Consider referring to the adolescent forensic services (if available) the most severe cases where there is evidence of sadism or sexually inappropriate behaviour or where there is severe social isolation. Interventions work best with patients who are willing to engage in therapy. In practice, choosing whether to refer the most severe cases or more motivated patients with less severe problems is a practical trade-off between the likely responsiveness to treatment and the seriousness of the disorder.
Consider referral to learning disability services where autism is suspected or where there is a learning disability and a change in behaviour (see People with learning disability). For those with specific learning or communication difficulties, consider organising a special package with the Education Department and with others.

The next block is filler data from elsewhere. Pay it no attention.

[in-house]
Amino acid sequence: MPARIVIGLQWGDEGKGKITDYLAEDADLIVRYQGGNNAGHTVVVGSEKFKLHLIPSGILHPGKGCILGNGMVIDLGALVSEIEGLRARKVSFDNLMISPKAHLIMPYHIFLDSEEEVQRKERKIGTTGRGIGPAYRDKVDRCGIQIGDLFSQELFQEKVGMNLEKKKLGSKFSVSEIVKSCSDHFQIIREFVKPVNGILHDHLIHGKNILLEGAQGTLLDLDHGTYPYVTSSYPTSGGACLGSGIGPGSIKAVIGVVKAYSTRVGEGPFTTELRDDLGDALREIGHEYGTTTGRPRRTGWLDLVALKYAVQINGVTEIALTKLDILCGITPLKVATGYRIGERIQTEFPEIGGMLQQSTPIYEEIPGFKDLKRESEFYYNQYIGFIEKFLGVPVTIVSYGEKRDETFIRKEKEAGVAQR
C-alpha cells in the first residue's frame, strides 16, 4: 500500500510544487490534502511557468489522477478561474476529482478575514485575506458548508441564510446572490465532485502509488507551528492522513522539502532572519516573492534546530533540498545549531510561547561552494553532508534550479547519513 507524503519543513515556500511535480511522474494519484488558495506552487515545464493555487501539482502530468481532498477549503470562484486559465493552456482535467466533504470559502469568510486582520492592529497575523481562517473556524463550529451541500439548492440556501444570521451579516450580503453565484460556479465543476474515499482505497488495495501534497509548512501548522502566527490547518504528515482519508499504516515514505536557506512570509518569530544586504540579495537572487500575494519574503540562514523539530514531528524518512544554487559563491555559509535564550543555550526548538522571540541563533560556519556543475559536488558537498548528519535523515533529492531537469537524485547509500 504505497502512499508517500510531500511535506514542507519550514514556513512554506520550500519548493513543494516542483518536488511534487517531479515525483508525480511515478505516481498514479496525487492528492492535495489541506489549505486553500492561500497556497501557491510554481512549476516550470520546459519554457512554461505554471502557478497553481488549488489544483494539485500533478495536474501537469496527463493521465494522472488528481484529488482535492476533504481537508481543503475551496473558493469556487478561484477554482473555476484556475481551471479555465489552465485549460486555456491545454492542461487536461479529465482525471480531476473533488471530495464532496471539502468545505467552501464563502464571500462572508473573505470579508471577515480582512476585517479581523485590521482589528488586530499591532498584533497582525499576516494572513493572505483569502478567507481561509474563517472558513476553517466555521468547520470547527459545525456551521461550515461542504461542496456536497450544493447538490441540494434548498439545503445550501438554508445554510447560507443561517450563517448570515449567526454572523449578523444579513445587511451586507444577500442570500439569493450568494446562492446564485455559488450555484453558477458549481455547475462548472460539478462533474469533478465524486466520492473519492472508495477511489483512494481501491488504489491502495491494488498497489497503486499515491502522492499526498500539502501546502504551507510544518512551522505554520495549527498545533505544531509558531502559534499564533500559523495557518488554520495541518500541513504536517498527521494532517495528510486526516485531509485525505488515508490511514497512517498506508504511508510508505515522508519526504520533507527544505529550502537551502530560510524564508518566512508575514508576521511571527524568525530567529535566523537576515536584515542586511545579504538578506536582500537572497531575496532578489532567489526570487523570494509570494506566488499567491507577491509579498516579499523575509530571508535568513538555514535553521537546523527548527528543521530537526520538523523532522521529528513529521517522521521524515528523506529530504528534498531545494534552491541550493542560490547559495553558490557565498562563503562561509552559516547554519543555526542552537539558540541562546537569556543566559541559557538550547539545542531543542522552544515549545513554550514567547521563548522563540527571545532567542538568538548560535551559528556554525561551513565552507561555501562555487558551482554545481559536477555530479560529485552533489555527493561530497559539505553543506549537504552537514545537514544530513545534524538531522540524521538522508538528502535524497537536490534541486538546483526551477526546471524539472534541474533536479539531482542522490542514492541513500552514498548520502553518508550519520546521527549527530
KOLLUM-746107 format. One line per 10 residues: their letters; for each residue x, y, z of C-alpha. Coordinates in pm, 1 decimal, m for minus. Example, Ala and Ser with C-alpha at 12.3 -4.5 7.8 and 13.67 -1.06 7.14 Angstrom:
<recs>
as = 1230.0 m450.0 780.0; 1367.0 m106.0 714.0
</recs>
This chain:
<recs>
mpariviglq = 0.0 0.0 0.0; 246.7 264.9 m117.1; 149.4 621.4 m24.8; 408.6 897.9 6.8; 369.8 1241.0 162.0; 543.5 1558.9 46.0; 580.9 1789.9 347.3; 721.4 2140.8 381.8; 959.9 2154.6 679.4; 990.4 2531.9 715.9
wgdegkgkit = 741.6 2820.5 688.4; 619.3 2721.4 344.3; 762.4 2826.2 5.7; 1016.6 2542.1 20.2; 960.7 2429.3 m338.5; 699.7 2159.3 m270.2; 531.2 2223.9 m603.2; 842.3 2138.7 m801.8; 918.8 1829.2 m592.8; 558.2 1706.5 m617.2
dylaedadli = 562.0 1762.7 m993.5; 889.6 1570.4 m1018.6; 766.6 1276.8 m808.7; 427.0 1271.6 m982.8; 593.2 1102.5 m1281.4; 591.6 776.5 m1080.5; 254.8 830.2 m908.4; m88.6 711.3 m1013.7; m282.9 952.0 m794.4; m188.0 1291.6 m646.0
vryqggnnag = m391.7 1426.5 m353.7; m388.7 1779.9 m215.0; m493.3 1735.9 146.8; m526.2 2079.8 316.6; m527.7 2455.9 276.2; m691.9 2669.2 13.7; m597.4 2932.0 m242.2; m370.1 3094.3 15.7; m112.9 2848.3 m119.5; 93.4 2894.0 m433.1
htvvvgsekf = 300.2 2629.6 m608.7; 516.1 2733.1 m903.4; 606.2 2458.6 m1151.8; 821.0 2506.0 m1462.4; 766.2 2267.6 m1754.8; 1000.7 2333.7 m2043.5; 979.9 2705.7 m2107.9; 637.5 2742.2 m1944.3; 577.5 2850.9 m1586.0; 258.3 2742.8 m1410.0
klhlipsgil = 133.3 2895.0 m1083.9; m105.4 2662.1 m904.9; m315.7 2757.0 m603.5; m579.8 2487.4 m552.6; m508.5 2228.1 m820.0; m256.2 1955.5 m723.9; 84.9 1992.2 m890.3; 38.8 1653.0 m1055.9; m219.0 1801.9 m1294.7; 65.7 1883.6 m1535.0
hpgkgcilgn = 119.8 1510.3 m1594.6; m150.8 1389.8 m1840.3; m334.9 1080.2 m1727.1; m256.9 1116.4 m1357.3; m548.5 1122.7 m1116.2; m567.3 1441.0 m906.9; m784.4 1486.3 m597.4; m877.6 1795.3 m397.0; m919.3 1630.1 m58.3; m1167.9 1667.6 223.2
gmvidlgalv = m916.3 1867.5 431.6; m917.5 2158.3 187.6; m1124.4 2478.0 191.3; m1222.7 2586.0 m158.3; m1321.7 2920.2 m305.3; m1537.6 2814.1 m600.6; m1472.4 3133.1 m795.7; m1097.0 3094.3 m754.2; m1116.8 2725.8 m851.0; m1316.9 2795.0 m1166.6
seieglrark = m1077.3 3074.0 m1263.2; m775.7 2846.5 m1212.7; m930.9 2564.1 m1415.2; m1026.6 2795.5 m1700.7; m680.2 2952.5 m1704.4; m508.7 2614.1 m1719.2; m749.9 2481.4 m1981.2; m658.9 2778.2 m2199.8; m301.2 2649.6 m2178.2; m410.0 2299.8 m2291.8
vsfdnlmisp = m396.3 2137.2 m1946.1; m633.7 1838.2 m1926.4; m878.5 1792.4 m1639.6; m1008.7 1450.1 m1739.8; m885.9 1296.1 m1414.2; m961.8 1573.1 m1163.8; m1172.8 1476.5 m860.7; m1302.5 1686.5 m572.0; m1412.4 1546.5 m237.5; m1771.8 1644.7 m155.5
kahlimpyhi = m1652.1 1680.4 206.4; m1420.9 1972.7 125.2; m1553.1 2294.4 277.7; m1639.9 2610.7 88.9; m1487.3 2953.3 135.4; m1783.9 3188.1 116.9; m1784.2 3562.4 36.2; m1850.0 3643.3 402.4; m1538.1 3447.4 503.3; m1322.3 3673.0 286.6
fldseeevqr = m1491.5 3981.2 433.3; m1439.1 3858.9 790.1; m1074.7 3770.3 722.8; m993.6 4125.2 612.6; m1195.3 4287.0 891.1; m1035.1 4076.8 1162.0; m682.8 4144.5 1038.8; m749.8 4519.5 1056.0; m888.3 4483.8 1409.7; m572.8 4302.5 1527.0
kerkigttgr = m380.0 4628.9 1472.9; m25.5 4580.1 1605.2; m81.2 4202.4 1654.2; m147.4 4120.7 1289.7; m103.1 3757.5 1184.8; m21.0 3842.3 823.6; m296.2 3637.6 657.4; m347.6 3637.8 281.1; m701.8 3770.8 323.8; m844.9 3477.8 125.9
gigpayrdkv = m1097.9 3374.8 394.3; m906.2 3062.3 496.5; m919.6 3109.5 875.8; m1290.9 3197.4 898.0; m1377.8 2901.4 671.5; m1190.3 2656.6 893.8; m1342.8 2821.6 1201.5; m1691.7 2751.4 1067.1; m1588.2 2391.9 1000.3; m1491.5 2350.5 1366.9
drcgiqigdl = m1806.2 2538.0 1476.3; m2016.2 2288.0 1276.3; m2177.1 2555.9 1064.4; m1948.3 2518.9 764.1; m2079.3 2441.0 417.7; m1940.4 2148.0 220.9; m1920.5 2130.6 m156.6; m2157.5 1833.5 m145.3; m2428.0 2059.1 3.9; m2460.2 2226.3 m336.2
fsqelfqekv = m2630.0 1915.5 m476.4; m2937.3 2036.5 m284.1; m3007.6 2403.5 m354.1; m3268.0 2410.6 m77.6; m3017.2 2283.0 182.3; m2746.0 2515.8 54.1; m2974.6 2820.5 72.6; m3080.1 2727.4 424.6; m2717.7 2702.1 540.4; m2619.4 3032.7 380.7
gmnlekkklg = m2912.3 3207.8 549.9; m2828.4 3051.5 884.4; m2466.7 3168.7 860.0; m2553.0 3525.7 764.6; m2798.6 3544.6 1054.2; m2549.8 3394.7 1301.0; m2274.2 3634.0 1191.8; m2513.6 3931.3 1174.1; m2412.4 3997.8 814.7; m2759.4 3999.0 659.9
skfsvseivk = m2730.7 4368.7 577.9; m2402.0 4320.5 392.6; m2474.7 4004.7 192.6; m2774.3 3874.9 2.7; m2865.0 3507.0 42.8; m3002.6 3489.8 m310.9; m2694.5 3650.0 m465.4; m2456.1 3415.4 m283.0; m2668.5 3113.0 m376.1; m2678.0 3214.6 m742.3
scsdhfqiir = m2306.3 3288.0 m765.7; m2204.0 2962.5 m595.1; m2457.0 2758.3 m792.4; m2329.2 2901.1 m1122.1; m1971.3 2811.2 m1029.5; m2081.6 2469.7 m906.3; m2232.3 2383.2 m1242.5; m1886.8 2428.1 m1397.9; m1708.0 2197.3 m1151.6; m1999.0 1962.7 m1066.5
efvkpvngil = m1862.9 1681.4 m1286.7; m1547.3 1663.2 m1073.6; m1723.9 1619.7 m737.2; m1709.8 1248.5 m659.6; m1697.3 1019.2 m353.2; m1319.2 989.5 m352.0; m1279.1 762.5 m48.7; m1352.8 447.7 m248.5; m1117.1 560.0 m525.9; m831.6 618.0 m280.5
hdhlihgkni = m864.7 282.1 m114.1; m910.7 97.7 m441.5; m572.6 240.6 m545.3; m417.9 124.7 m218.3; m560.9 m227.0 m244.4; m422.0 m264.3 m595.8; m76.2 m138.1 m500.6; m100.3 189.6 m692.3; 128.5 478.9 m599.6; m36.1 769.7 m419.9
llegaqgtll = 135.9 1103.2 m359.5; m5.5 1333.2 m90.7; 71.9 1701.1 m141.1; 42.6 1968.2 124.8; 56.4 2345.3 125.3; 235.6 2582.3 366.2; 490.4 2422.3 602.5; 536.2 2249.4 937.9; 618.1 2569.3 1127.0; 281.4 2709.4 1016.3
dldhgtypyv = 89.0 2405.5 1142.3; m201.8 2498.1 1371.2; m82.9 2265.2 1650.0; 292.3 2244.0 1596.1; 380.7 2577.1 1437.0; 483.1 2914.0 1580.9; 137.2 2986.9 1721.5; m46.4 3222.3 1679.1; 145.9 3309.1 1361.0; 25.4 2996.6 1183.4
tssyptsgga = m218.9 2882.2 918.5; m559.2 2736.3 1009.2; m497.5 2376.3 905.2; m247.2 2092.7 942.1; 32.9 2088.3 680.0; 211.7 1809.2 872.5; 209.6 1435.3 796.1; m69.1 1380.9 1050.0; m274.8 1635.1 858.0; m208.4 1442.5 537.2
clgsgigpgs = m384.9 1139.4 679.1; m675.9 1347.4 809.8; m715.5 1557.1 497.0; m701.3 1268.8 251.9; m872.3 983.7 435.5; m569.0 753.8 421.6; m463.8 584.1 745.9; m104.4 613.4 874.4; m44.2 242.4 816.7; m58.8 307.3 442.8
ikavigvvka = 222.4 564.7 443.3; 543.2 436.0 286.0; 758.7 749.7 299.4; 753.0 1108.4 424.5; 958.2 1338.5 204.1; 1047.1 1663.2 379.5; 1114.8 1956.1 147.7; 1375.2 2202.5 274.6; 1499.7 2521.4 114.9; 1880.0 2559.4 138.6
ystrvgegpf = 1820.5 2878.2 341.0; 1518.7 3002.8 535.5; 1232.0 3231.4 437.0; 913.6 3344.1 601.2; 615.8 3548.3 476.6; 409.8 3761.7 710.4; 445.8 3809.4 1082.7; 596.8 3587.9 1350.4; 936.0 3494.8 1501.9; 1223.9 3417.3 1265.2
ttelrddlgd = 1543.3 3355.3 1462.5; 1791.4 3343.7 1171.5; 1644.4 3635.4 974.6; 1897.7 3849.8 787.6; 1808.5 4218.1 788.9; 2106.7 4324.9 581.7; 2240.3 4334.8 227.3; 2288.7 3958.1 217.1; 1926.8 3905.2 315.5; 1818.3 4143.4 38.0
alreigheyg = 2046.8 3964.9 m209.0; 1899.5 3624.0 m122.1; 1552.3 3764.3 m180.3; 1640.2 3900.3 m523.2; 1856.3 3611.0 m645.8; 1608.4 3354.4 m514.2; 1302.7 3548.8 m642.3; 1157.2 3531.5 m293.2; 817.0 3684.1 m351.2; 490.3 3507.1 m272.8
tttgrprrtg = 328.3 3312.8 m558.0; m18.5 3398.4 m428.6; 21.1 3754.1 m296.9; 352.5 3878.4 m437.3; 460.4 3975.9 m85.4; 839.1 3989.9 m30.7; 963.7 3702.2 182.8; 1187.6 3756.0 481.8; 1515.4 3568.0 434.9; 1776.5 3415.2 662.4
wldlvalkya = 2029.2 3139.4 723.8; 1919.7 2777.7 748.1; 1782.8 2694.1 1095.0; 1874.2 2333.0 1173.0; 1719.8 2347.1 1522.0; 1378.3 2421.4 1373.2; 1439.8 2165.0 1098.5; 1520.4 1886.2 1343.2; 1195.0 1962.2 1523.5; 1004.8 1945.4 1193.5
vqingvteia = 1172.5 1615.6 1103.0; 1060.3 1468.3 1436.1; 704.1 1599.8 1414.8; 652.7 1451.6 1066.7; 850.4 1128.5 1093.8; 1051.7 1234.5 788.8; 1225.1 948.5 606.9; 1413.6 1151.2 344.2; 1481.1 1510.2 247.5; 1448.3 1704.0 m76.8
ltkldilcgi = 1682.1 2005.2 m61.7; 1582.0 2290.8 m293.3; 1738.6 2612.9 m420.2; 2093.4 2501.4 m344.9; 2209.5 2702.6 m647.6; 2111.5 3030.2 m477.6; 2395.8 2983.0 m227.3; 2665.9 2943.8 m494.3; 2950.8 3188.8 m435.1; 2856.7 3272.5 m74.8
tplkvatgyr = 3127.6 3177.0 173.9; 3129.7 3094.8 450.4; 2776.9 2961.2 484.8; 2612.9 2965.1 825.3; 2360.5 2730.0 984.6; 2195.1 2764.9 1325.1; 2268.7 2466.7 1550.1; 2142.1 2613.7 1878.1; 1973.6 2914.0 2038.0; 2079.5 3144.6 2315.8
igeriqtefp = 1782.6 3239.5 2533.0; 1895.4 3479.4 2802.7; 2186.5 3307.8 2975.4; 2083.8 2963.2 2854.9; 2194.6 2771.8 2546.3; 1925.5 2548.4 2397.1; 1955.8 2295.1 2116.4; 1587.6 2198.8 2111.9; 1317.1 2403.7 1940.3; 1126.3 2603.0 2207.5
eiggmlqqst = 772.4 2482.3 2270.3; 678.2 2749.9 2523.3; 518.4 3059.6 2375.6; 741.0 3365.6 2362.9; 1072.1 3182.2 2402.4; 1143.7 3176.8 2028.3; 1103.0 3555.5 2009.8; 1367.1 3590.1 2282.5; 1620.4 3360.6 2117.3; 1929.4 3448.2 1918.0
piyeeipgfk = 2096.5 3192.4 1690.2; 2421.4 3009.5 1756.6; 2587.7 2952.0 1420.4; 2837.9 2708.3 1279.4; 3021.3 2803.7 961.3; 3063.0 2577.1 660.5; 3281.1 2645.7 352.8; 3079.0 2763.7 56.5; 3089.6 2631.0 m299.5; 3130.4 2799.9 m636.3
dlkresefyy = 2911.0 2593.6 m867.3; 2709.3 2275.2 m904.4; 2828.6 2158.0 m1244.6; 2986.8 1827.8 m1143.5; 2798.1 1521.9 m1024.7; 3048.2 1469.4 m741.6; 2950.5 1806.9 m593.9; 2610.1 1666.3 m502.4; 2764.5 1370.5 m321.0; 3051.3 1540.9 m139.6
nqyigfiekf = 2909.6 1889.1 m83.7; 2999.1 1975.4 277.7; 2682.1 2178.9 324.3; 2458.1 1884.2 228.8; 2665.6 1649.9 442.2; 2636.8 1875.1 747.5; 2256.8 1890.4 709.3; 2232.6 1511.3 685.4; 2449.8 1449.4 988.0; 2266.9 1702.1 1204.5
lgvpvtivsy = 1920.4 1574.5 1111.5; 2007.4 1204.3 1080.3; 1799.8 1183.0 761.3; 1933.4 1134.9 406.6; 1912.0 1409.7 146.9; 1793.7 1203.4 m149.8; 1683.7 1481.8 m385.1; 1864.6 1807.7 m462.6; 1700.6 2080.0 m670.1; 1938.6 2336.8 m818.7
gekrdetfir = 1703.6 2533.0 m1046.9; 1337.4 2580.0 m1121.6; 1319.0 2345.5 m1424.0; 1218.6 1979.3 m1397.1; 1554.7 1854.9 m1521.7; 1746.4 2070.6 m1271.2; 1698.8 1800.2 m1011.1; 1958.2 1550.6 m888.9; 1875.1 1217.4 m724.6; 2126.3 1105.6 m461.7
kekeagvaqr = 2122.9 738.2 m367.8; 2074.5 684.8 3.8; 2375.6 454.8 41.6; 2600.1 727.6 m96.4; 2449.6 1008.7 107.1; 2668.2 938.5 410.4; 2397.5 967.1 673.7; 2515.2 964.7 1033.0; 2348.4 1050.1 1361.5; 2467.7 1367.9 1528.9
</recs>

If a release of individuals with severe behavioural problems is planned, contact the local youth offending team and enquire whether there are specific services within the local child and adolescent mental-health service that would be of help to the young person. If no service is available, notify the Public Health Department at the relevant Primary Care Trust. Liaison with a probation officer will also be important. For severely affected individuals, consider the risk to others. Prison Service Order 6450 and Probation Circular 27:2000 set out the arrangements to be made for the release of people who are considered dangerous.
Resources for patients and primary support groups
National Family and Parenting Institute: 020 7424 3460